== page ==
Ventura | Budget and Year-Round Homeless Shelter Move Forward

City Council meeting raises concern of low barrier shelter with no rules of sobriety

By Lori Denman-Underhill

The Ventura City Council meeting on June 18 was lengthy, which included the passing of the Fiscal Year 2018 to 2019 budget and also allocated funds to create a year-round shelter.

At this meeting, there were no announcements or special presentations. Councilmember Mike Tracy was absent and there was one reportable item this evening. It was stated that the council met in a closed meeting earlier to discuss one potential litigation matter. It was a California Riverwatch matter. There were claims by CA Riverwatch that Ventura’s wastewater collection system and wastewater treatment plant are under violations of the CA Clean Water Act and that the CA Riverwatch Group intended to file a citizens’ suit, in order to have the city avoid future violations. After learning more details of the city’s efforts to fix the collections systems and wastewater treatment plant, the CA Riverwatch group has withdrawn its intent to sue. Special thanks was given by Matt LaVere to environmental groups that assist the city with this matter.

Councilmember Cheryl Heitmann said that school is out and there are terrific programs through the Parks and Recs department and to check the city’s website.

Consent Items

Deputy Mayor Matt LaVere thanked city staff for the help with the Green Building Expo. Attendees included those who lost their homes in the Thomas Fire.

Councilmember Christy Weir pulled consent item number eight, “Administrative Streamlining for Capital Improvement Plan Projects.” Heitmannpulled consent number five, “Sewerline Replacement Project – Ann St. Area Authorization to Advertise.” There was one public speaker.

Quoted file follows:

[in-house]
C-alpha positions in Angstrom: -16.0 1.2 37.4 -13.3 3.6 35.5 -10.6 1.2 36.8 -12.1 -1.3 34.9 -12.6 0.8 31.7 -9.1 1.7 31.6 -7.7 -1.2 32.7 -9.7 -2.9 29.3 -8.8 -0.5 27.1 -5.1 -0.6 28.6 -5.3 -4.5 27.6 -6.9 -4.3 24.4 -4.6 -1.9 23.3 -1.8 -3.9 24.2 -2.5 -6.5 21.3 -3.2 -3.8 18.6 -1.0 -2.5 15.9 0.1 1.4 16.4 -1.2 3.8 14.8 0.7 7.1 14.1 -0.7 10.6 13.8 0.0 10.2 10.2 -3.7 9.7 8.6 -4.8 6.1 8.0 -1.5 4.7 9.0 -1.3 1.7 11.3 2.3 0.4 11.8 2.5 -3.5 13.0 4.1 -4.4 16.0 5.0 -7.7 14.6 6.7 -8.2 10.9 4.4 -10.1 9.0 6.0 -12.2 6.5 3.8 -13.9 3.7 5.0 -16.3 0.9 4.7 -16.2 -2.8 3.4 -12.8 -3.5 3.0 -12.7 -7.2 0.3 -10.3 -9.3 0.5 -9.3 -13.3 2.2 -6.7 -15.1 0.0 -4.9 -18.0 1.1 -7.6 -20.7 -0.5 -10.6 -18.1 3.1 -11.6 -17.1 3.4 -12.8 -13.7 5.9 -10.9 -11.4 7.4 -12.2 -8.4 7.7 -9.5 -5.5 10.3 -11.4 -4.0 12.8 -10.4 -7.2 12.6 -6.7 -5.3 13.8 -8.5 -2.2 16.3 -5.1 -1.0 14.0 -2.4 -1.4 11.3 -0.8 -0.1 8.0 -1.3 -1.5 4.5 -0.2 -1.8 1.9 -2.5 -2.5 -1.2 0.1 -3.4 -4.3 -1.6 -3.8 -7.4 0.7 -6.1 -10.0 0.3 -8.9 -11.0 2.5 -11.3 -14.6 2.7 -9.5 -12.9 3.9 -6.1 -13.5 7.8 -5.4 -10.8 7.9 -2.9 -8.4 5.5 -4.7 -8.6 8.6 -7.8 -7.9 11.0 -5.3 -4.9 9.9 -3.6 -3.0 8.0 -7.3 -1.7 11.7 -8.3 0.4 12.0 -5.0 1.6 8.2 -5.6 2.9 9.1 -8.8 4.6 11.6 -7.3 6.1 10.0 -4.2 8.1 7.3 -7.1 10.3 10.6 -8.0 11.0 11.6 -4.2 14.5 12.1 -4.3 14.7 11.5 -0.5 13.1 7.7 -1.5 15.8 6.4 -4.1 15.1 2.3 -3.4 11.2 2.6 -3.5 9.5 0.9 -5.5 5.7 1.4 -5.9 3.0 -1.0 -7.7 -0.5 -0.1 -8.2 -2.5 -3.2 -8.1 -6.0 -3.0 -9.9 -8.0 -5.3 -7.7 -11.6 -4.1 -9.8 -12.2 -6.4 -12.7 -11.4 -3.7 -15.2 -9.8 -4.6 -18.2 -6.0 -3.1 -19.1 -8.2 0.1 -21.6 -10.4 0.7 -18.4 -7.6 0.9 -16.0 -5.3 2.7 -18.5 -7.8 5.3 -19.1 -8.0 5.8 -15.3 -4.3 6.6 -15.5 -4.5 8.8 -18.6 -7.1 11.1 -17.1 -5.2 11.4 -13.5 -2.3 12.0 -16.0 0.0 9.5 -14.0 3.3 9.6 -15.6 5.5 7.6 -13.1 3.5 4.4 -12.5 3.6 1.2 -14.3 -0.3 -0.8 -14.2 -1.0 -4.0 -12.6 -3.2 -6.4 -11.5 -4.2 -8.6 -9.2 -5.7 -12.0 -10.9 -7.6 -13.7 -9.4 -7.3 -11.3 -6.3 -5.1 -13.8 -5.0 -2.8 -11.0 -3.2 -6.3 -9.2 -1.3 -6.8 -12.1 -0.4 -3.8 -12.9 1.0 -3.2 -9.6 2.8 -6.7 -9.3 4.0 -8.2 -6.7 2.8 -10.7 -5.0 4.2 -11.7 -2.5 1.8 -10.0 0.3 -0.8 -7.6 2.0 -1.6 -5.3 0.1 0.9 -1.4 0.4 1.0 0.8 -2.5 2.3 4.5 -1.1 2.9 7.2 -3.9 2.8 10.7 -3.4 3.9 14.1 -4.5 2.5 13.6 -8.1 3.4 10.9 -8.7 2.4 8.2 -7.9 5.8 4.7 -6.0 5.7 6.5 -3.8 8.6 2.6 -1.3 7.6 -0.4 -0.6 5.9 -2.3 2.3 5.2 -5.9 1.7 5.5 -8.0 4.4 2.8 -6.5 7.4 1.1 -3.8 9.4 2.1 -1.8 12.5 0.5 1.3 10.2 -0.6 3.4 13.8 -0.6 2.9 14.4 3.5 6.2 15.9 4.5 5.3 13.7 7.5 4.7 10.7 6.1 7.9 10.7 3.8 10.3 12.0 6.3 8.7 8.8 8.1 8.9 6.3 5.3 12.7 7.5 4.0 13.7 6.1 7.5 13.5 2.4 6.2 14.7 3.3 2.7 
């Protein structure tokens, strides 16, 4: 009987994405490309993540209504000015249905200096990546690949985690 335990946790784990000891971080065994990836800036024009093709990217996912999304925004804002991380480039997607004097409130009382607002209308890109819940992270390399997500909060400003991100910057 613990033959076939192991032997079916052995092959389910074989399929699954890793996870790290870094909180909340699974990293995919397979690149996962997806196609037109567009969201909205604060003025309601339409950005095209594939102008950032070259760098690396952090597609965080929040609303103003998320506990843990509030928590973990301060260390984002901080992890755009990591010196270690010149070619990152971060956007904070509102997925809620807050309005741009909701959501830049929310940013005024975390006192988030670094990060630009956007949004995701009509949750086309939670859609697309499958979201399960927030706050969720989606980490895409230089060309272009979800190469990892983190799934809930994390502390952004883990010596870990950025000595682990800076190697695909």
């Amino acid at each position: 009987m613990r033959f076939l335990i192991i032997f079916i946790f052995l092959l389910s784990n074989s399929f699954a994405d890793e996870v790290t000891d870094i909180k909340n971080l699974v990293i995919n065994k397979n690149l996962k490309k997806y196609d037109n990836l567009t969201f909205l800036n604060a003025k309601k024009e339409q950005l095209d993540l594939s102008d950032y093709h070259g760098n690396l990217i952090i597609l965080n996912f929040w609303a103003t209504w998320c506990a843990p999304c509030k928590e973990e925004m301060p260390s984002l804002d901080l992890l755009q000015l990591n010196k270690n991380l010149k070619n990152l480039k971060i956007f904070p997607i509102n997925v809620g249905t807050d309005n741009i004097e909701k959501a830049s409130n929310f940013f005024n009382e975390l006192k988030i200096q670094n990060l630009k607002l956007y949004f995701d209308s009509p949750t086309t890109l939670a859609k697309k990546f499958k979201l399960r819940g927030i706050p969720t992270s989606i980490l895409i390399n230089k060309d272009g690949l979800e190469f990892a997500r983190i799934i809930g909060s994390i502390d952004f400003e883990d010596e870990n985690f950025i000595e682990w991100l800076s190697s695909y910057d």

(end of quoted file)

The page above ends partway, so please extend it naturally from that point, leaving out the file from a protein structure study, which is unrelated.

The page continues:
The public speaker Sharon Troll on item eleven, “Parks Security Ambassador Services General Services Agreement,” and said she was speaking on behalf of the Westside Development Corporation. She read a letter from the Westside Community Council Corporation that conveyed their support for the expansion of the ambassador program. The group recently went out to business owners to conduct a survey and she said the number one concern is vagrancy which includes vandalism and harassment. After their group held a meeting they reached out to Kevin Clerici of the Downtown Ventura organization and are pleased to know that the group is already thinking about how to serve the avenue. The Westside Community Council Corporation will continue to work with their local businesses to establish long term goals on cleaning up the avenue.

Heitmann commented on item seven, “Pierpont Nuisance Sand Removal Project – Contract Amendment.” She said that this comment comes up a lot in this area. She said that they are hiring a new Public Works Director now and this will be addressed soon. She asked that the topic be looked at often.

Weir said she wanted to comment on item 13, “Consideration of an Emergency Ordinance Repealing the Ban on the Use of Leaf Blowers.” She said this is an ordinance about repealing the ban on leaf blowers. Weir said that after hearing from community members of their concerns, that she believes leaf blowers are not healthy nor helpful. Weir voted no on the repeal of the ban.

Item two was withdrawn from the consent calendar which was, “Request for Authorization for Outside Counsel Services for Potential Litigation.” Item five and eight (“Administrative Streamlining for Capital Improvement Plan Projects) were pulled. Item 13 needed to have a unanimous vote. Paranick moved to pass the consent calendar. It was motioned and seconded. Yet, Weir voted “no” on 13. Items passed, with the exception of item 13. The mayor was going to ask for guidance from the city attorney on how that item should be reconsidered.